You can see why some people wouldn’t believe this was ever a real thing, because it seems unlikely that anyone could live that long if it did happen. Also it just seems rather complicated to pull off in the first place.

8. Poena Cullei

There’s still some debate about whether Poena Cullei was ever enacted exactly the way it’s been described in some texts, as it seems as though there were a number of ways this could play out. In its most vicious yet baffling form, this punishment involves being put into a sack alongside a number of live animals and then tossed in a river.

Poena Cullei translates to ‘punishment of the sack,’ which makes sense. Said to be a punishment for the crime of parricide, which is killing your parents, the victim would be put in a sack and in at least one description was accompanied by a viper, a rooster, a monkey, and a dog.

Presumably, if this punishment was carried out the way it’s described, the victim would be bitten and clawed viciously by the animals as they all fought to escape drowning. There is some question as to whether this ever happened for real based purely around the practicality of it all. Would it be possible to get not just a human, but a dog, a monkey, a snake, and a rooster all in a bag at the same time and then seal it without any escaping or hurting the person trying to put them in the bag in the first place?

7. Public Shaming

For the most part, modern courts dish out fairly predictable sentences to criminals after they’ve been convicted. Fines, jail time, and community service seem to be par for the course for most crimes committed these days. But judges are allowed some discretion in how they dole out punishment, and some of them have pushed that to the outer limits.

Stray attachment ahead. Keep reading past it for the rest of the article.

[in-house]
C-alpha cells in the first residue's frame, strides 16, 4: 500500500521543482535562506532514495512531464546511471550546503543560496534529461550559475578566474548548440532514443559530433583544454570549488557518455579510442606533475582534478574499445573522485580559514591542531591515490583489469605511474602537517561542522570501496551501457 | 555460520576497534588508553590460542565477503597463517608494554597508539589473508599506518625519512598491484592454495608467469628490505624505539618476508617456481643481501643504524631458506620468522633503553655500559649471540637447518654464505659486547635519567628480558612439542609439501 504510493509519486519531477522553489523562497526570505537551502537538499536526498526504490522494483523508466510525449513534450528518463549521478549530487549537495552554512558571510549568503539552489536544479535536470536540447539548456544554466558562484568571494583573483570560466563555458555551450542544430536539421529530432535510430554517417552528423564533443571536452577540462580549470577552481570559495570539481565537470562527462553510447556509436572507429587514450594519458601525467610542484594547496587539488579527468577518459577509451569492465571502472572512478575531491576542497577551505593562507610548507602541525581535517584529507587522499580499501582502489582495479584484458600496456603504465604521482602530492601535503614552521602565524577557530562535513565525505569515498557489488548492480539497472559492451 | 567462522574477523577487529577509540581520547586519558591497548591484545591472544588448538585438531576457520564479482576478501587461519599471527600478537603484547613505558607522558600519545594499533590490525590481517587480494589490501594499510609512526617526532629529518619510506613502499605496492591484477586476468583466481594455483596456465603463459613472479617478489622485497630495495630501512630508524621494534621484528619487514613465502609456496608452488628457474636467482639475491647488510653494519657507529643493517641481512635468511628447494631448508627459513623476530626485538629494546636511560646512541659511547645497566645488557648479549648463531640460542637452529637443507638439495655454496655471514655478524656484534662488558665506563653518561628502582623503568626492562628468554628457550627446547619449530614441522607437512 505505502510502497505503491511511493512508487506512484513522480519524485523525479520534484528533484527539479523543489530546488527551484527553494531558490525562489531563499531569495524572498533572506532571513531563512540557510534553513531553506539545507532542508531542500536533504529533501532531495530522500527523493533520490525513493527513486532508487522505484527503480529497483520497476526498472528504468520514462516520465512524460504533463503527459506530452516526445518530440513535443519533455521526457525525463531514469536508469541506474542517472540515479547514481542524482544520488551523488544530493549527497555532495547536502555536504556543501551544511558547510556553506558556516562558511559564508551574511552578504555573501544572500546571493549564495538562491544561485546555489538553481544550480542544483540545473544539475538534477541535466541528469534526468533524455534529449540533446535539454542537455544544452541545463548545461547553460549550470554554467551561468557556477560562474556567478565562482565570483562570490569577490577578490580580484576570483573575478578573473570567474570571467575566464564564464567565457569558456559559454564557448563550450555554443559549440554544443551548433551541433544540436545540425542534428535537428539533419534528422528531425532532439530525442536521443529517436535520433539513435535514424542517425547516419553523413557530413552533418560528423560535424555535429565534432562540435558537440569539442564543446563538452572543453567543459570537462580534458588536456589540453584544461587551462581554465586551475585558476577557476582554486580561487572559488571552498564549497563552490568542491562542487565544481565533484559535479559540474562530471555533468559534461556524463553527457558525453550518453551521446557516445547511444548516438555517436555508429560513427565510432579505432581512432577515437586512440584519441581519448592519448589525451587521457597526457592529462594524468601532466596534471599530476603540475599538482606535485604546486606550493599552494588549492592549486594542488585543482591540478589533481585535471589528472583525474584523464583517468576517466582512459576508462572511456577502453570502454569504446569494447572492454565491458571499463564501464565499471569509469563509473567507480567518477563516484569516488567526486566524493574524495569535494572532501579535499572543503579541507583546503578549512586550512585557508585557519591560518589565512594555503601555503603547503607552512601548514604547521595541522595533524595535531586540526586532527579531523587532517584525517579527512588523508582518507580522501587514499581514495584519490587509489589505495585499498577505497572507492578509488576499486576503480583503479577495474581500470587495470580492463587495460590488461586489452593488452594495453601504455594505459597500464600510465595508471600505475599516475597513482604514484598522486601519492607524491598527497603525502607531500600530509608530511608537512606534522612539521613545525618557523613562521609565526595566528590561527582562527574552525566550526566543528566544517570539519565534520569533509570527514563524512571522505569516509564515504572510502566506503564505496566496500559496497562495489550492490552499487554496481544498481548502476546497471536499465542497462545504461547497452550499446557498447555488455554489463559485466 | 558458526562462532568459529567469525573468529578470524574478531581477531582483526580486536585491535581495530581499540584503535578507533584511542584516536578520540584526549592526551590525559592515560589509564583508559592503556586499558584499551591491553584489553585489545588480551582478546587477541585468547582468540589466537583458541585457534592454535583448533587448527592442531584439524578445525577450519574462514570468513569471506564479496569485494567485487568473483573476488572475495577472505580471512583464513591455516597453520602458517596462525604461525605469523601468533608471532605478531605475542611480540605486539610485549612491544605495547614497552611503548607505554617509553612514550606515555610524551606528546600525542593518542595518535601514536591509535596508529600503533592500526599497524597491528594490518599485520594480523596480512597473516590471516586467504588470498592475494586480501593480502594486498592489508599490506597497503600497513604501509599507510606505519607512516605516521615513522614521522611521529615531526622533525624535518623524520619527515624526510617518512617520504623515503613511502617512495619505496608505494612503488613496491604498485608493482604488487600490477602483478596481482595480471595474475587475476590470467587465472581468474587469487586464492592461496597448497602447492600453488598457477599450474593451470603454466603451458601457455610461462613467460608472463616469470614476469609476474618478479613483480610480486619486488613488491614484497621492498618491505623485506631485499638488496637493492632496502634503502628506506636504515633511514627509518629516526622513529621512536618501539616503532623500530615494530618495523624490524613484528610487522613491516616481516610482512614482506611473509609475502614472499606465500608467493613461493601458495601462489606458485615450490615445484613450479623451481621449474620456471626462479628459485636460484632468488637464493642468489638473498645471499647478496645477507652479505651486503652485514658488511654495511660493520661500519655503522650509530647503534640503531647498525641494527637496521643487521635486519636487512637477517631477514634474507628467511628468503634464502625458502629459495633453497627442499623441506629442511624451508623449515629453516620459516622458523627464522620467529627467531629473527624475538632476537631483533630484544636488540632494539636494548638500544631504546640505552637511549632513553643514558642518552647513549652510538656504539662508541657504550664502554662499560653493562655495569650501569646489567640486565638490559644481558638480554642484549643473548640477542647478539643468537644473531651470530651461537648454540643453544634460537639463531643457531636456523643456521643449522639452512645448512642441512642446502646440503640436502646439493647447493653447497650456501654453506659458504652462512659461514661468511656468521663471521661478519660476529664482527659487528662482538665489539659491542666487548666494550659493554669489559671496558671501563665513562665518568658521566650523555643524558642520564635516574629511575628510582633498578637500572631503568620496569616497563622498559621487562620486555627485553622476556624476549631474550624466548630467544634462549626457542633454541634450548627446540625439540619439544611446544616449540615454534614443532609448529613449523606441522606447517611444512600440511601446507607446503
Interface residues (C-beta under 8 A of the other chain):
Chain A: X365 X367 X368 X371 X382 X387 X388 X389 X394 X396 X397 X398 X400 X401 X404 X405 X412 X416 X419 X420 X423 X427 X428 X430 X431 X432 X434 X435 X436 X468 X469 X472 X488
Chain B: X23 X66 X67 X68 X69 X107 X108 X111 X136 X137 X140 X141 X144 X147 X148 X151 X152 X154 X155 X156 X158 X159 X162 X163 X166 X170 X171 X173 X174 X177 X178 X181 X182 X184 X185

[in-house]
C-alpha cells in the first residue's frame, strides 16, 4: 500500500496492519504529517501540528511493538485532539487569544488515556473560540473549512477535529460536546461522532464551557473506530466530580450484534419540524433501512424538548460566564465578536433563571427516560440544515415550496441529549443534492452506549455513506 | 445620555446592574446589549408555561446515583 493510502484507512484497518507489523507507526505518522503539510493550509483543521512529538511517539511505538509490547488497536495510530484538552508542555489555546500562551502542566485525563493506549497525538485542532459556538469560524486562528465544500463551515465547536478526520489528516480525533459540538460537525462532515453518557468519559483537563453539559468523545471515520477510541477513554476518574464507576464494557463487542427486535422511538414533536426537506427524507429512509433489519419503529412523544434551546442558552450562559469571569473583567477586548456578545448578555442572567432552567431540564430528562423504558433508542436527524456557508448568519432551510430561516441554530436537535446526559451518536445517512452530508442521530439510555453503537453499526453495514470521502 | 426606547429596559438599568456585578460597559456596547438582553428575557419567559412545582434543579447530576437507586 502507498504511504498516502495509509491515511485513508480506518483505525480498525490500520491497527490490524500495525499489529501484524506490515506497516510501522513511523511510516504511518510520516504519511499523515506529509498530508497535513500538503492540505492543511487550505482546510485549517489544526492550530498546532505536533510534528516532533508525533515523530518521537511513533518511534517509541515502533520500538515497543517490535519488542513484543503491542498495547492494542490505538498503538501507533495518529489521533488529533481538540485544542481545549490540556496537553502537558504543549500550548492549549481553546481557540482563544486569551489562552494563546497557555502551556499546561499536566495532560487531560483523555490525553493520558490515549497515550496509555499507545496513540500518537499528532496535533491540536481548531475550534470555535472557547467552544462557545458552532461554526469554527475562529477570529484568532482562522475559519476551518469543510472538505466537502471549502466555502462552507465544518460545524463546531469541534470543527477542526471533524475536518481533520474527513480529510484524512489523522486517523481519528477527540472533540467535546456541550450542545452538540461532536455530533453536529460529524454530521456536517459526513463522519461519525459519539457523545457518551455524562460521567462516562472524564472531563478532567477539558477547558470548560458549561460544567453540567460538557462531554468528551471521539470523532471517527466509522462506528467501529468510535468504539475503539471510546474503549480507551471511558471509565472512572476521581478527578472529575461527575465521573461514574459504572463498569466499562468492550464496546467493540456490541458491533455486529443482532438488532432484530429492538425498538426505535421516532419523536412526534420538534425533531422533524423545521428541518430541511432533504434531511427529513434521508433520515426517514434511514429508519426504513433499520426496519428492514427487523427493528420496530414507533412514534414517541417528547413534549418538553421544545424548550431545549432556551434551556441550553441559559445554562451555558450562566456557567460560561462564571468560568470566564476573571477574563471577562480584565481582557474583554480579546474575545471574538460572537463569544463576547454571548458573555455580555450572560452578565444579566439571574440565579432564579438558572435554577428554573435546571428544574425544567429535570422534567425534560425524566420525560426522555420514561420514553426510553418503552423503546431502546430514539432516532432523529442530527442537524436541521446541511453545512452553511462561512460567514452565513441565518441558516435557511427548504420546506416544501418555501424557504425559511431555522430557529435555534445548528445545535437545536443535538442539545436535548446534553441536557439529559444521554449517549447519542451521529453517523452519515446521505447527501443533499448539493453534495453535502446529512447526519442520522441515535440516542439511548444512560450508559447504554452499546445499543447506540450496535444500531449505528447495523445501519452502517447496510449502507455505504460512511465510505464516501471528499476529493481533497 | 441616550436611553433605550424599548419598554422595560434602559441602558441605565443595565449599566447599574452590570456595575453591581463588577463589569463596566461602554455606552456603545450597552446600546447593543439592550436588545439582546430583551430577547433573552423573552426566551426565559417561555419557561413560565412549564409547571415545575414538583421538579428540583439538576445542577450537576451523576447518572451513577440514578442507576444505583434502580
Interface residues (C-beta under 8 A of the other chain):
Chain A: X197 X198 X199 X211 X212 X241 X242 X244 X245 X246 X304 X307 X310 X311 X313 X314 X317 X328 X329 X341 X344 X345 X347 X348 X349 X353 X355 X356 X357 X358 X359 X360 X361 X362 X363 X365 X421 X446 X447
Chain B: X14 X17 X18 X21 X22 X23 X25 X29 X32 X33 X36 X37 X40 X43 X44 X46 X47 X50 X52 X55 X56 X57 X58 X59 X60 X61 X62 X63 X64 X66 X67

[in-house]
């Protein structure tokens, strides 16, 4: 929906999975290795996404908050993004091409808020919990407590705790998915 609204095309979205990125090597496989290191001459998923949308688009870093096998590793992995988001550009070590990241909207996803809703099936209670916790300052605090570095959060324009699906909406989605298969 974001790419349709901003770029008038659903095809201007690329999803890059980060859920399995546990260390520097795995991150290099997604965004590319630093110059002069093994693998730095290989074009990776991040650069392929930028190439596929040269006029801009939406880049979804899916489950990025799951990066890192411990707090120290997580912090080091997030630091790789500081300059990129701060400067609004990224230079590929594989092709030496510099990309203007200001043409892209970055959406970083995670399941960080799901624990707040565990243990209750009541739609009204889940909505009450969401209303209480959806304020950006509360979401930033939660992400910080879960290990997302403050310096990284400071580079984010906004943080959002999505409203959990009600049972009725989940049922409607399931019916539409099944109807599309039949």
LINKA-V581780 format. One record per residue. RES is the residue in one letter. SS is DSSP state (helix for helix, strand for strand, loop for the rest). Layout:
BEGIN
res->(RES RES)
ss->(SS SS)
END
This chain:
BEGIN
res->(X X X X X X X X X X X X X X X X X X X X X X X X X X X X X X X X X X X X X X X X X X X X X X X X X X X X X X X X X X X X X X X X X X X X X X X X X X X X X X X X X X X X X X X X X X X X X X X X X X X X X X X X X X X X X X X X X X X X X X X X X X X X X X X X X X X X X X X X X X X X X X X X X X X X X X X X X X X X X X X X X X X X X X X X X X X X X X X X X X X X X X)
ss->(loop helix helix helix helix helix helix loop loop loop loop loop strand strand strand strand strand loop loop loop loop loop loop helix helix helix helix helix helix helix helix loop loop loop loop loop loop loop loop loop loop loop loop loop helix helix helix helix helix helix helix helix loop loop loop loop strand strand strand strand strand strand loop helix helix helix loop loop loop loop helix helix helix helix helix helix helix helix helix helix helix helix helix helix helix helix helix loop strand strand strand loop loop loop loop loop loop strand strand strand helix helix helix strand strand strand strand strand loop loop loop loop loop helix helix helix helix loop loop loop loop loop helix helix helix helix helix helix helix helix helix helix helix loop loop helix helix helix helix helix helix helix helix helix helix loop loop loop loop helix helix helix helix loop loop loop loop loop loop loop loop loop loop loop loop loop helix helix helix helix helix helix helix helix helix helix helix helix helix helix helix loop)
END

Starting in the early 2000s, public shamings began gaining in popularity again as punishments. Though this idea had existed throughout history, they weren’t entirely common and certainly not in the American judicial system until the press got wind of some novel ones.

A judge in Memphis allowed the victims of one thief to go to the thief’s house and take whatever they wanted while neighbors gathered around to watch. Texas judge Ted Poe forced some criminals to shovel manure as a punishment, feeling that people’s self-esteem was just too high.

Other popular punishments have included making people stand on busy street corners with signs proclaiming the crime they committed, and occasionally labeling themselves as idiots. In one very famous case a slumlord was forced by a judge to live in his own run-down apartment building as punishment for being a terrible landlord.

6. Scold’s Bridle

A Scold’s Bridle was essentially a muzzle for humans. A face mask made of iron with a framework that would keep it attached to your head, it was a way to publicly humiliate somebody because everyone would see you wearing it, and the idea was to apparently shut up women who were considered gossips.